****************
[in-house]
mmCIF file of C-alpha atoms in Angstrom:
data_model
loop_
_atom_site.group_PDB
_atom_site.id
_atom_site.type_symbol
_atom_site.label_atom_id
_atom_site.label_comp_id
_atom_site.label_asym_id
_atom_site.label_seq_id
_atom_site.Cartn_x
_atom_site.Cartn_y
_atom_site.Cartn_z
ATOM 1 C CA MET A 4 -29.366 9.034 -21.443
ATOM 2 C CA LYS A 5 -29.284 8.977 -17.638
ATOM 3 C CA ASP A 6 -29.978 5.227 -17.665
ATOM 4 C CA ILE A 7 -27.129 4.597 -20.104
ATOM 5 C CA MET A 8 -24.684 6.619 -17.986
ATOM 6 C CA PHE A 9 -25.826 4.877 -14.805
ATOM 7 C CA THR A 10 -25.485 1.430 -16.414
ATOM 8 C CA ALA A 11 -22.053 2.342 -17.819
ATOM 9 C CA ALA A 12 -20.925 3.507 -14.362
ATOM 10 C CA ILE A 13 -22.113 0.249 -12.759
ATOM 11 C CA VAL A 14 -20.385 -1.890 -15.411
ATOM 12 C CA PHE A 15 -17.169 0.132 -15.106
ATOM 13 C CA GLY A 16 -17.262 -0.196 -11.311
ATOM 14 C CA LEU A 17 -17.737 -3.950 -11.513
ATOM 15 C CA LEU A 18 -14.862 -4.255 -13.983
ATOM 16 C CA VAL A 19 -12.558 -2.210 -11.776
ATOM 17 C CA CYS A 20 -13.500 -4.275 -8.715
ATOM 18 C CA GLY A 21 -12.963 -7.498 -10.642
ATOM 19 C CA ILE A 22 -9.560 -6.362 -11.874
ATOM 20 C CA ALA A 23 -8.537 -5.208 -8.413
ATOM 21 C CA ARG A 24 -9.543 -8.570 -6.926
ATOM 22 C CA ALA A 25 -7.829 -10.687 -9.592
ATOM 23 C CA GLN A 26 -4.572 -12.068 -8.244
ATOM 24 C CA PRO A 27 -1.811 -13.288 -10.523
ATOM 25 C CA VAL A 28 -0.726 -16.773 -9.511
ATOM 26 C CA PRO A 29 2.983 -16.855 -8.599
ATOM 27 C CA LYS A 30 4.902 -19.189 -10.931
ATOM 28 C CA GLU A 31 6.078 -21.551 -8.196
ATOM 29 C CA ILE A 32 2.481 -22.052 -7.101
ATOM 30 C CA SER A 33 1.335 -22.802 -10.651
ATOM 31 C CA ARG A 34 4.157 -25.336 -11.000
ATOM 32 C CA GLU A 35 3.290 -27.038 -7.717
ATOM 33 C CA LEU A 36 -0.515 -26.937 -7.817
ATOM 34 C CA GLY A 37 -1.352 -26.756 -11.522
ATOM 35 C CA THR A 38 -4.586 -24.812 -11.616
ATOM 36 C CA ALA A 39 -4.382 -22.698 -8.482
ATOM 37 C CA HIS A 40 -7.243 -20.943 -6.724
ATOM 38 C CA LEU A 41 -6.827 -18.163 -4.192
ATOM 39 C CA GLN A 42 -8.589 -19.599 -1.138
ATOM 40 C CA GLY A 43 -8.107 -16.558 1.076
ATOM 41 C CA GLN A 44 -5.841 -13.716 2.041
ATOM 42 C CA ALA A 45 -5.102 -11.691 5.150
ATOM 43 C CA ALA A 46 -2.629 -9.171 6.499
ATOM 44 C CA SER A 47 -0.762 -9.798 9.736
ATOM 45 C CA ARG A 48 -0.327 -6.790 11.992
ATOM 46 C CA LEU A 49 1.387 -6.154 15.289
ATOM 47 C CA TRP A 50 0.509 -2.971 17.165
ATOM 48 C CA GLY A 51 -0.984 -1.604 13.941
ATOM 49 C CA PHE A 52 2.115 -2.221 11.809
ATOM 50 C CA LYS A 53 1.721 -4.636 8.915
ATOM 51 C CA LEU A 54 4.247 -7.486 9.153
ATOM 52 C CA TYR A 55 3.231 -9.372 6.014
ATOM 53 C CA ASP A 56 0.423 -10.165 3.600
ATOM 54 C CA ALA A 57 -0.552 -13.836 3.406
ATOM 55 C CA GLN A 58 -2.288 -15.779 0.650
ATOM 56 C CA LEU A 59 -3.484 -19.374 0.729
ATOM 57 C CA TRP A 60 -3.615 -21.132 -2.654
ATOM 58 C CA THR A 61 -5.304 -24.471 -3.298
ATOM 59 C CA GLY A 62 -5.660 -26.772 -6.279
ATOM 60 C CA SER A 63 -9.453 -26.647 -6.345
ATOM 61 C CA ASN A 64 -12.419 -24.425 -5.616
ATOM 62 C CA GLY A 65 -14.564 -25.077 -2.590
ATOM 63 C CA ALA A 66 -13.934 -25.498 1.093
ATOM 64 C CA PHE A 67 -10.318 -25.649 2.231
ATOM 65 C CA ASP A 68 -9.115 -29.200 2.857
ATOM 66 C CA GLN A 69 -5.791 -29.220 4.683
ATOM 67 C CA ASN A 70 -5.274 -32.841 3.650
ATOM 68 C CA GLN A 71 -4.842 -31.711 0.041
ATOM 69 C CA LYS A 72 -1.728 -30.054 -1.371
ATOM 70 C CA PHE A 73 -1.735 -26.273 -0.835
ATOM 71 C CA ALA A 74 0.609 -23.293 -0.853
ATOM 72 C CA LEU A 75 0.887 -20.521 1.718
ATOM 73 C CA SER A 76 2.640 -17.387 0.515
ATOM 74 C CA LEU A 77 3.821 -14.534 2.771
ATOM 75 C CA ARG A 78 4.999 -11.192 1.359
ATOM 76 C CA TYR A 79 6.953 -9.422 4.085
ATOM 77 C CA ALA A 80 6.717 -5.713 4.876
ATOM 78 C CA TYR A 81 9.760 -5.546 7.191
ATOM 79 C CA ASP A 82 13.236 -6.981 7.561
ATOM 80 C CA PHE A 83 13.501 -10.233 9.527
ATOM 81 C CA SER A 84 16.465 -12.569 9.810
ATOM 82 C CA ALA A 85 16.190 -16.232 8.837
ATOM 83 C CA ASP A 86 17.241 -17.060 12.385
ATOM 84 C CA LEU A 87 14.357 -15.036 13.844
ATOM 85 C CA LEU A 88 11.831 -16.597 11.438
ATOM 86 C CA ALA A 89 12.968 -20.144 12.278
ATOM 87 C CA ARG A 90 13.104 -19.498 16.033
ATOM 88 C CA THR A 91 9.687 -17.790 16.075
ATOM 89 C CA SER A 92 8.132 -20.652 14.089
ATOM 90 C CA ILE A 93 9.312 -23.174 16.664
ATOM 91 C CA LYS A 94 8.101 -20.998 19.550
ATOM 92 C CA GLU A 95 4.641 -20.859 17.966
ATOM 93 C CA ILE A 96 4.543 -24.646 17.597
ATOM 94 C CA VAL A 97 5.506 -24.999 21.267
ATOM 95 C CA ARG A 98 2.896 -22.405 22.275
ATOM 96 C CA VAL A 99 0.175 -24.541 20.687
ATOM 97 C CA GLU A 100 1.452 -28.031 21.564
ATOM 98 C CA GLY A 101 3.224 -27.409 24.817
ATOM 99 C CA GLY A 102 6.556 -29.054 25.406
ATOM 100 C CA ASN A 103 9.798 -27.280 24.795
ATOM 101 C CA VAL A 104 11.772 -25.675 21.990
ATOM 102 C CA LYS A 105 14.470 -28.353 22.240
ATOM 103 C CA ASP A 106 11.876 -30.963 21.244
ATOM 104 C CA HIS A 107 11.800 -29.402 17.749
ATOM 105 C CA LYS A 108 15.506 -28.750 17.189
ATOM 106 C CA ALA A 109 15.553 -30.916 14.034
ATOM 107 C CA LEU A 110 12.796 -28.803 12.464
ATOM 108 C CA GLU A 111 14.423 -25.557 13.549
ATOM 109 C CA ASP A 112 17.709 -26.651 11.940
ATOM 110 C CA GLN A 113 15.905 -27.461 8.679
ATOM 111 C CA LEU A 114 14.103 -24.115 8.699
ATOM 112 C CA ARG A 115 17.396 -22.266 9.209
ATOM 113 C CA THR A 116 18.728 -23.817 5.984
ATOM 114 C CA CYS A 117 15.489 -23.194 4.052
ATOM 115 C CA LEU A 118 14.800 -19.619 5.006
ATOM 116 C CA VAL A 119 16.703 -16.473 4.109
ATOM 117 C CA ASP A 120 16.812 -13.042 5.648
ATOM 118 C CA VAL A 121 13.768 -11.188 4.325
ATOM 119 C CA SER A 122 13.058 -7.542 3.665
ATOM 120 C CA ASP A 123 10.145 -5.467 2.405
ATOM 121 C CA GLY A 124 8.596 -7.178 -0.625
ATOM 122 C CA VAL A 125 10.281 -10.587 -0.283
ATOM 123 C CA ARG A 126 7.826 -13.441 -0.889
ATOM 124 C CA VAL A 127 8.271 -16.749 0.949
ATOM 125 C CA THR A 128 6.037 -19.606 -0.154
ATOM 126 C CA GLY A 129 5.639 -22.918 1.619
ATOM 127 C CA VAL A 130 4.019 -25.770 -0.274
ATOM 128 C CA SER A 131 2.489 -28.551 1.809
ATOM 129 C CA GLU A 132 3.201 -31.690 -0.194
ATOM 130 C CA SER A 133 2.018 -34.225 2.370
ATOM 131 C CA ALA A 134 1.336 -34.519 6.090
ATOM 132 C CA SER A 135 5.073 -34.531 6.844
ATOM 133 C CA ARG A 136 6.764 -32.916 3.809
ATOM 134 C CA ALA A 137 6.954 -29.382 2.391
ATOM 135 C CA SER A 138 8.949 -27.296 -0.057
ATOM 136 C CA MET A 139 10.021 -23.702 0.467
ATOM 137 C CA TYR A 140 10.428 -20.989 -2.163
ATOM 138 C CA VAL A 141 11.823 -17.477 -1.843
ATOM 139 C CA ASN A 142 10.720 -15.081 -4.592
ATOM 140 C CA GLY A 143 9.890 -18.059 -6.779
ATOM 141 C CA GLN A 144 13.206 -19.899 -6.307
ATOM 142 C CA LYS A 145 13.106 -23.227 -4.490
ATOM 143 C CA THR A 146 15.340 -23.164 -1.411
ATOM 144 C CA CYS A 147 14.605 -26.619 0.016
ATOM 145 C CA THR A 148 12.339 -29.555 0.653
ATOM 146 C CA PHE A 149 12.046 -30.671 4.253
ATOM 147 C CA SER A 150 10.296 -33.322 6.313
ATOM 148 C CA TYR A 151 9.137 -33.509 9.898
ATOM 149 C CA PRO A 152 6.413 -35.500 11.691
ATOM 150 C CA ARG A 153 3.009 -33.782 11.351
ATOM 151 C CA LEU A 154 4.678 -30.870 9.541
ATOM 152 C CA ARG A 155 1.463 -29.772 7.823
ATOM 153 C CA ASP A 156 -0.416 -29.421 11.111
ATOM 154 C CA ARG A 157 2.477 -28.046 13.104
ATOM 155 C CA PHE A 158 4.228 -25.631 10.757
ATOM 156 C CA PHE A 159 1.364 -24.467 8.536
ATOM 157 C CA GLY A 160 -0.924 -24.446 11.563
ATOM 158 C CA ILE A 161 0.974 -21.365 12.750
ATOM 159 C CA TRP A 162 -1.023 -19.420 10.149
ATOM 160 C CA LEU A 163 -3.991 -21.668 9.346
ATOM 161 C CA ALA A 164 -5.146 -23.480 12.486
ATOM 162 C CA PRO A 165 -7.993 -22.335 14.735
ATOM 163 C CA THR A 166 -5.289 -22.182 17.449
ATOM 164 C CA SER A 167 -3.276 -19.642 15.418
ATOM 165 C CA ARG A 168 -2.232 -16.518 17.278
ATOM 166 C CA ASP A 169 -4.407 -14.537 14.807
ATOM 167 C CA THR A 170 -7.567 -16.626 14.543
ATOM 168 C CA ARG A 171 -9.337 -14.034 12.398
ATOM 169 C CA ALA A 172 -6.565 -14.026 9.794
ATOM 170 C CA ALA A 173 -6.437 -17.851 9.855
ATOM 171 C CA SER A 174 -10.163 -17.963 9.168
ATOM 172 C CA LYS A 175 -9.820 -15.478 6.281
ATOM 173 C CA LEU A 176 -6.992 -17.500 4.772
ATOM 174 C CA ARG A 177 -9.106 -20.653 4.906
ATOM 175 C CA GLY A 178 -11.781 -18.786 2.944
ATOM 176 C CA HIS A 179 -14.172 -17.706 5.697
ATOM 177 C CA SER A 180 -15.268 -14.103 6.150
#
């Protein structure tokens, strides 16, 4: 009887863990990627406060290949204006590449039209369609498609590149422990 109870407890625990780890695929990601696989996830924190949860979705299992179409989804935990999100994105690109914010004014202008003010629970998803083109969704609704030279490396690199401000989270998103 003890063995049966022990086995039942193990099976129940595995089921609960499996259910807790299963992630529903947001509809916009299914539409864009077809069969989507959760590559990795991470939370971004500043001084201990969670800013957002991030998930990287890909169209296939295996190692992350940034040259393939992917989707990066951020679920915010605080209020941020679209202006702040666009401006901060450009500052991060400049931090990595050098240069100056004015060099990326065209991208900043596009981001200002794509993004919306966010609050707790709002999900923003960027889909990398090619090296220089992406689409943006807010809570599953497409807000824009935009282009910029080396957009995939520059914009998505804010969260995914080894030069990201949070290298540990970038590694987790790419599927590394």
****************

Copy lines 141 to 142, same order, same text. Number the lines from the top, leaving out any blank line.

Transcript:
ATOM 127 C CA VAL A 130 4.019 -25.770 -0.274
ATOM 128 C CA SER A 131 2.489 -28.551 1.809